The single currency tumbled to 1.2720 on Thursday on concerns that the U.S. bank bailout plan and the economic stimulus package will fall short, while the ECB also cut its inflation and growth outlook on the eurozone, however, euro rebounded strongly in late U.S. session as a report showed that the Obama administration was hammering out a program to subsidize mortgage payments for troubled homeowners. The greenback rebounded against the Japanese yen from 89.81 to 91.13.
The European Central Bank cut its inflation outlook in 2010 to 1.6% from 2%, adding to speculation that policy makers will lower its main refinancing rate to a record low in March. ECB also reduced its 2010 growth outlook to 0.6% from 1.4%. Eurozone industrial production fell by a record 2.6% in December.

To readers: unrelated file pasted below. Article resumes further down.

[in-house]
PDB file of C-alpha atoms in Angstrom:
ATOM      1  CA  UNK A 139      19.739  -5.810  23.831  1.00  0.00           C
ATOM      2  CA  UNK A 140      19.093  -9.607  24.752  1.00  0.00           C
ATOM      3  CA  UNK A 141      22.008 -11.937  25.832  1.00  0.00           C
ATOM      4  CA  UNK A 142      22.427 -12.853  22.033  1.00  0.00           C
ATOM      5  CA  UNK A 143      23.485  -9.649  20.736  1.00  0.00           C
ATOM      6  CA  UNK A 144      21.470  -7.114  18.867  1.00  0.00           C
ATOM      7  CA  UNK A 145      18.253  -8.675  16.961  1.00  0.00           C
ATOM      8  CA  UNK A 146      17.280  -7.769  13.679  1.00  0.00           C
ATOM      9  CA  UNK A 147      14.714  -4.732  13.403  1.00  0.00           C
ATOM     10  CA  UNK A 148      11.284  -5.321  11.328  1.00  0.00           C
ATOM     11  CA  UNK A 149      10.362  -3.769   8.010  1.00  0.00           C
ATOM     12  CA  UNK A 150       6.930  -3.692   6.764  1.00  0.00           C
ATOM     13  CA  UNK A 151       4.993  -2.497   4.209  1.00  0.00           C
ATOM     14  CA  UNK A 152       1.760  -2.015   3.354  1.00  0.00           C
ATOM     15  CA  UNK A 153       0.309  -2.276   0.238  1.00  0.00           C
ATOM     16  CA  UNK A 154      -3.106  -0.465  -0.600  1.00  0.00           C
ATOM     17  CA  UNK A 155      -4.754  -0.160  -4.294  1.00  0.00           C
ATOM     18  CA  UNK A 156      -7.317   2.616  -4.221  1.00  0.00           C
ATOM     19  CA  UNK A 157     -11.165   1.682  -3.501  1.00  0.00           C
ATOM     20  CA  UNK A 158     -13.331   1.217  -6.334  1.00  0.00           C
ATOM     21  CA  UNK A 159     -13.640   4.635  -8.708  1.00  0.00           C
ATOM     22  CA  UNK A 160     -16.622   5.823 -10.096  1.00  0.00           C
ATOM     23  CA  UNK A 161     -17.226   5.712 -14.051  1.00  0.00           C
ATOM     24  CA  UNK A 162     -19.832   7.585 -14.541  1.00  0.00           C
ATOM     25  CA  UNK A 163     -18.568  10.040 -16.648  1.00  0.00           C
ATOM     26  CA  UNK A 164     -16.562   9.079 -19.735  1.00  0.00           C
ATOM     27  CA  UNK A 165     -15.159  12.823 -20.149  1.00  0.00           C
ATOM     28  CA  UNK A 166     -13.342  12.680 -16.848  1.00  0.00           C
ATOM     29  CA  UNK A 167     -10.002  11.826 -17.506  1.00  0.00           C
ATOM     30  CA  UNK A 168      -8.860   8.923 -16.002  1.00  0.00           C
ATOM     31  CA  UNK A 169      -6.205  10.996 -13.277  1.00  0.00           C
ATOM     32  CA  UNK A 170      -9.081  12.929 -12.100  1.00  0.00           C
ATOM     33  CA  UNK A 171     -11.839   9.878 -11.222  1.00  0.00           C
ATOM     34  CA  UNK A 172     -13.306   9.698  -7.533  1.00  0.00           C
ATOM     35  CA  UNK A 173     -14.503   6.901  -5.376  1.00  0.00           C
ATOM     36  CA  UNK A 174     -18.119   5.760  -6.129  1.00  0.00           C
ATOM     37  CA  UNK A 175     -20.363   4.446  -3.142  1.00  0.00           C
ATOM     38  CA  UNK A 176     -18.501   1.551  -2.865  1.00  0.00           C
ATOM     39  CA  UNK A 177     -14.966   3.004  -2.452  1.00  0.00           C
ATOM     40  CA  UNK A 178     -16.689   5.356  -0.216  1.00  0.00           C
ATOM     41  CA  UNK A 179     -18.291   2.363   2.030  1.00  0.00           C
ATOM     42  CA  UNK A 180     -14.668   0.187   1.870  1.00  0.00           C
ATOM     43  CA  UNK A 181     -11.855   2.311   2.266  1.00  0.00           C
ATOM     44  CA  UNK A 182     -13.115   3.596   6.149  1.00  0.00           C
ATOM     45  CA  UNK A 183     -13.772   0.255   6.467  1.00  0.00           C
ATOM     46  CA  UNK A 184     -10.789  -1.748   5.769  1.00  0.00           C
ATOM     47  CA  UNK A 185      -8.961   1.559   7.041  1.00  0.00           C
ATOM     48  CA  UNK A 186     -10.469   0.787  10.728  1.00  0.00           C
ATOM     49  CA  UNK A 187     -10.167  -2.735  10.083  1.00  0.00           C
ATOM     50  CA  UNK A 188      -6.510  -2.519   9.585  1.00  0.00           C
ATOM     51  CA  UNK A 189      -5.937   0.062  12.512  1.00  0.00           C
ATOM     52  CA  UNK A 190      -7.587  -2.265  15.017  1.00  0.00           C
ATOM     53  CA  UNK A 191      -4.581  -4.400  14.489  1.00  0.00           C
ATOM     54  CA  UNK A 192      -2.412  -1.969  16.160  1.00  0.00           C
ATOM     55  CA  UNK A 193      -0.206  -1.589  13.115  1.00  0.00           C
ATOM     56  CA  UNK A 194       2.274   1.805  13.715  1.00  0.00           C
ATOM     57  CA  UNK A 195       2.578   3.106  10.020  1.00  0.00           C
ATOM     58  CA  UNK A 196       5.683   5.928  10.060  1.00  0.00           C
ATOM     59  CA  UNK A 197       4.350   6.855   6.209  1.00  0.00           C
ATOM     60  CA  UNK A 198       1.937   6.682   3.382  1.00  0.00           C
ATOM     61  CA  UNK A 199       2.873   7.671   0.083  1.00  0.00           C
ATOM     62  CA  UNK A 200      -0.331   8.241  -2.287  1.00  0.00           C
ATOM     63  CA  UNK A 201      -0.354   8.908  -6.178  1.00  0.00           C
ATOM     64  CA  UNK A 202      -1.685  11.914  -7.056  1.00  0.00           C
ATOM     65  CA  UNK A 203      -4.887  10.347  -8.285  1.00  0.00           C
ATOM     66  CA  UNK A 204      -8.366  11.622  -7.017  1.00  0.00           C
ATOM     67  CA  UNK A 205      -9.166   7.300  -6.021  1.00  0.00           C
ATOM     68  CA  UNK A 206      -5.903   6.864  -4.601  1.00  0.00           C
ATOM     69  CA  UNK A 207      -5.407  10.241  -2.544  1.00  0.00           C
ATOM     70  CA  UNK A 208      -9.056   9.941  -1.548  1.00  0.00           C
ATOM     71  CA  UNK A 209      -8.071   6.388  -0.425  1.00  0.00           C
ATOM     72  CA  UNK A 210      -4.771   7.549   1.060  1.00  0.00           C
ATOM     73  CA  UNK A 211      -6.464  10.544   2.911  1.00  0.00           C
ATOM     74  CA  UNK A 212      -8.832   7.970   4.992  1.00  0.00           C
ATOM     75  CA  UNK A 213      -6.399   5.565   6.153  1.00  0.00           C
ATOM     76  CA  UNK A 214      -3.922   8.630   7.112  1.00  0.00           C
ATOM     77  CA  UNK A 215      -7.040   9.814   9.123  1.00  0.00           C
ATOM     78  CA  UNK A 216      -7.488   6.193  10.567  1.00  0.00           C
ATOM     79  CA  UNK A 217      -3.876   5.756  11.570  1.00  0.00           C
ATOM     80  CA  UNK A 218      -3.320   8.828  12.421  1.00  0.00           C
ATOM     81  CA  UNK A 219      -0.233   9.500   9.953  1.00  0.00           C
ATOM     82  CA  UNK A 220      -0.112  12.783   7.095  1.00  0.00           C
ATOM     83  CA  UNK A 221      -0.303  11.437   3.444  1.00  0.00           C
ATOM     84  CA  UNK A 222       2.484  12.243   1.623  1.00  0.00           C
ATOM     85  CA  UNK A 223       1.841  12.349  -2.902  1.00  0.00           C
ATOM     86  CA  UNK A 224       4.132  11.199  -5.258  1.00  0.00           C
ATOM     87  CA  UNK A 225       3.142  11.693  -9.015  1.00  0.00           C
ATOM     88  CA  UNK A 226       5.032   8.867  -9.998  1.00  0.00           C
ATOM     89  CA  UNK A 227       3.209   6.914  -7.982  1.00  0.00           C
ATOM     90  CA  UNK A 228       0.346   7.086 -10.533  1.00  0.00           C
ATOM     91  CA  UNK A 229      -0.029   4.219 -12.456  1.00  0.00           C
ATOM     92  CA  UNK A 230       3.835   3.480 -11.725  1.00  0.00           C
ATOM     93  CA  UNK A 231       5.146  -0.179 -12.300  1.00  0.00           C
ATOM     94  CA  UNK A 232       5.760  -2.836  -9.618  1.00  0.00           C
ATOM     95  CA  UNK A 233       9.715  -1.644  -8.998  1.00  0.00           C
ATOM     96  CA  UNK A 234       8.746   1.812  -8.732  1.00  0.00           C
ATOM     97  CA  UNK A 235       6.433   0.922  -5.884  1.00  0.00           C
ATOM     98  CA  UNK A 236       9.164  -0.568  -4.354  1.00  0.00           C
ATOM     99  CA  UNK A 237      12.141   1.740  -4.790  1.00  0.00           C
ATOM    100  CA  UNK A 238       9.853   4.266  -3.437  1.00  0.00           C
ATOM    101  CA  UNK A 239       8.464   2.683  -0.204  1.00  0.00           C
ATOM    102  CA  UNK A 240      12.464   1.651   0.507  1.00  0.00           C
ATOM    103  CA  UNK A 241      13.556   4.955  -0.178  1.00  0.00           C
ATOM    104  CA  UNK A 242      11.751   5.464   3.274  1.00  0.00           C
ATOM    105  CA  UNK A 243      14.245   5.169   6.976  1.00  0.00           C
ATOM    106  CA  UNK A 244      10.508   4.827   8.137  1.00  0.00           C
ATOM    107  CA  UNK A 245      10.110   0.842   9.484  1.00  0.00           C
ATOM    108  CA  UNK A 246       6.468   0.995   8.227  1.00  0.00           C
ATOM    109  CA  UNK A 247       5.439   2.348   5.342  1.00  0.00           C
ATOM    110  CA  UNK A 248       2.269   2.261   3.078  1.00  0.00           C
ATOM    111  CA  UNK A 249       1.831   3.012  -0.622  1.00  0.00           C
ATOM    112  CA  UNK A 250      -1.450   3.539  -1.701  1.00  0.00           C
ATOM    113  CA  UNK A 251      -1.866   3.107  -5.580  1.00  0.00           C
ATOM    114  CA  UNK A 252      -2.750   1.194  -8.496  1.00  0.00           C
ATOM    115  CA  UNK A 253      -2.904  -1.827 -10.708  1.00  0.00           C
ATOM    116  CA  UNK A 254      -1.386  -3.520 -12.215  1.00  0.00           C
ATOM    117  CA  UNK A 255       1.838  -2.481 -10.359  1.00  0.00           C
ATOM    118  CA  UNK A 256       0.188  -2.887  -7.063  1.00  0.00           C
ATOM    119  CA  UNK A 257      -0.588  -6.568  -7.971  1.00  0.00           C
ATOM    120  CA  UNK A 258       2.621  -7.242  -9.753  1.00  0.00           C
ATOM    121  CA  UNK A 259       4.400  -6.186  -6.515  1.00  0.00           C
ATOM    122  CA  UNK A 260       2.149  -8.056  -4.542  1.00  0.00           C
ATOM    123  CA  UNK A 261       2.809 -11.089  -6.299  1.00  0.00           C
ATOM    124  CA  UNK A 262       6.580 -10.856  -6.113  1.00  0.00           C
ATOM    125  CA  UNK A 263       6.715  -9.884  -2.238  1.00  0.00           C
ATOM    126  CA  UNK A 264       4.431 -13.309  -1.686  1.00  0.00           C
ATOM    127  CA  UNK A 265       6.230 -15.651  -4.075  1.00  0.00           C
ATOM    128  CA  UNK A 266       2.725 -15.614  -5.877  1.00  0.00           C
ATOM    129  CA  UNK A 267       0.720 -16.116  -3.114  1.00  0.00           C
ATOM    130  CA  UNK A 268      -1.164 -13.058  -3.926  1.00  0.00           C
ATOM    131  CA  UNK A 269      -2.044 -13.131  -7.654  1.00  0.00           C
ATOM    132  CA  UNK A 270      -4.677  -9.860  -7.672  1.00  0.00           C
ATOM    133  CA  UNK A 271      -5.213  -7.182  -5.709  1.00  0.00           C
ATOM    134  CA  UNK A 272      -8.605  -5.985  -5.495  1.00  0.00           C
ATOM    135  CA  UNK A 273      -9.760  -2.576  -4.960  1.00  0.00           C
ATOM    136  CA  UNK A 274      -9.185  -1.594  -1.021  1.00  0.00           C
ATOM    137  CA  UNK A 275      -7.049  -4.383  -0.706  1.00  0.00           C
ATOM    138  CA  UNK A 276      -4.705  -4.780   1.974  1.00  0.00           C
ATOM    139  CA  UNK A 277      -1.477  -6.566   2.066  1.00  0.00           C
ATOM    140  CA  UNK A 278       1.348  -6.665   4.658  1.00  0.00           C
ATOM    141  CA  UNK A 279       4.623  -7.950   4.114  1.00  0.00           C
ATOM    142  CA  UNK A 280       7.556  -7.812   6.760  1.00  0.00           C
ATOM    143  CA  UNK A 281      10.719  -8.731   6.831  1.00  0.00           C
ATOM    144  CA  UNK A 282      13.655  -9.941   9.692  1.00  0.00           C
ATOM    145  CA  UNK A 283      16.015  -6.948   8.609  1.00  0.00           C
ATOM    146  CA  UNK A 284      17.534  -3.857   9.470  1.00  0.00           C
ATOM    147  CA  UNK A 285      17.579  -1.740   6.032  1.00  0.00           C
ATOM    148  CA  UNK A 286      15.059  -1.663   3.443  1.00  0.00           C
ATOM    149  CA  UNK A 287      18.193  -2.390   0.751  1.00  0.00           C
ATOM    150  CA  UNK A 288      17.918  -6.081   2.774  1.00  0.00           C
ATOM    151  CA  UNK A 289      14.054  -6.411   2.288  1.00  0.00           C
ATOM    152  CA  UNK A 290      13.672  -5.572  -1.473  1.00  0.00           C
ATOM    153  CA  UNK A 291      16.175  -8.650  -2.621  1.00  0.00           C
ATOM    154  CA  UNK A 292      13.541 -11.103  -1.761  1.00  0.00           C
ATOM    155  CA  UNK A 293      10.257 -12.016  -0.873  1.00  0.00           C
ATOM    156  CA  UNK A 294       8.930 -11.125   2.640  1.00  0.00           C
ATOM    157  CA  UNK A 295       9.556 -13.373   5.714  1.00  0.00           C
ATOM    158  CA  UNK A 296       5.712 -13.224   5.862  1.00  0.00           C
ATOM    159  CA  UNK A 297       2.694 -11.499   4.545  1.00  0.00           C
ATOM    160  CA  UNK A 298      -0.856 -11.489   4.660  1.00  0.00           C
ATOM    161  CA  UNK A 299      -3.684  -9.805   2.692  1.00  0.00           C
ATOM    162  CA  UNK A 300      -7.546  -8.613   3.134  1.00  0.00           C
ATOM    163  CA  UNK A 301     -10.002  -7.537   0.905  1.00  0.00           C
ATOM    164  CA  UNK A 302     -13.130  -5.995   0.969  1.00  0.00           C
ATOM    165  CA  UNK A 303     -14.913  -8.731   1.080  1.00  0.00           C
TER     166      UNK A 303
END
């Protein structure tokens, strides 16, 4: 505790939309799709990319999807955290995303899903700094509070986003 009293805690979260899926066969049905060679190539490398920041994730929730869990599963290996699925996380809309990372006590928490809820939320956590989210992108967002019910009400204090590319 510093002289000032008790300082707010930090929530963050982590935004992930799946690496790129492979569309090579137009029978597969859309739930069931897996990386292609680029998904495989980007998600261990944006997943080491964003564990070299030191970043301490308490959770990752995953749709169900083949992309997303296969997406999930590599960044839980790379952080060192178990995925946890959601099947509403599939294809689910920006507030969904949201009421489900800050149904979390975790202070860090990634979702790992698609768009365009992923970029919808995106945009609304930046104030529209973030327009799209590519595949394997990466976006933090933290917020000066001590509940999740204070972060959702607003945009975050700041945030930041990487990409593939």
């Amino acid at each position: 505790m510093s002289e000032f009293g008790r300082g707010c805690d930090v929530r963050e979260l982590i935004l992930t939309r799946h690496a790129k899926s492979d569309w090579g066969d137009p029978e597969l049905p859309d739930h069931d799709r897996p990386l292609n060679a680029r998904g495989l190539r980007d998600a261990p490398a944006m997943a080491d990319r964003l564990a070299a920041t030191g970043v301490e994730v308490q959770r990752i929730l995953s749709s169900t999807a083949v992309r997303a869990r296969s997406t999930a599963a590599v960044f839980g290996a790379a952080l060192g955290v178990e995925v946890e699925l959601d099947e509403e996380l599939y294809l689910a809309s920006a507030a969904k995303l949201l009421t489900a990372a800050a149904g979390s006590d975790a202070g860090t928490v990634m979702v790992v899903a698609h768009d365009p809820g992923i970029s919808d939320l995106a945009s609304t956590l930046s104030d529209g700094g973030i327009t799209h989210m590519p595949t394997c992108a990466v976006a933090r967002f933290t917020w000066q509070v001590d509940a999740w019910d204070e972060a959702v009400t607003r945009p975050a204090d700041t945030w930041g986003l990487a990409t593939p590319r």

On the data front, U.S. retail sales rose by 1.0% instead of the expectation of a decrease of 0.8% and jobless claims came in at 623,000, slightly less than the upwardly-revised 631,000 in the previous week.
The British pound weakened from 1.4419 to 1.4138 on speculation of further interest rate cuts as Bank of England Governor Mervyn King said on Wednesday that the economy is in a ‘deep recession’. The single currency tumbled from 0.9073 to 0.8947 versus the sterling as the spread between two- and 10-year government debt reached the widest since at least 1992.
Friday will see the release of German and eurozone GDP and University of Michigan survey. Investors are focusing on the meeting in Rome at the end of this week as Group of Seven major industrial nations may discuss current exchange-rate developments.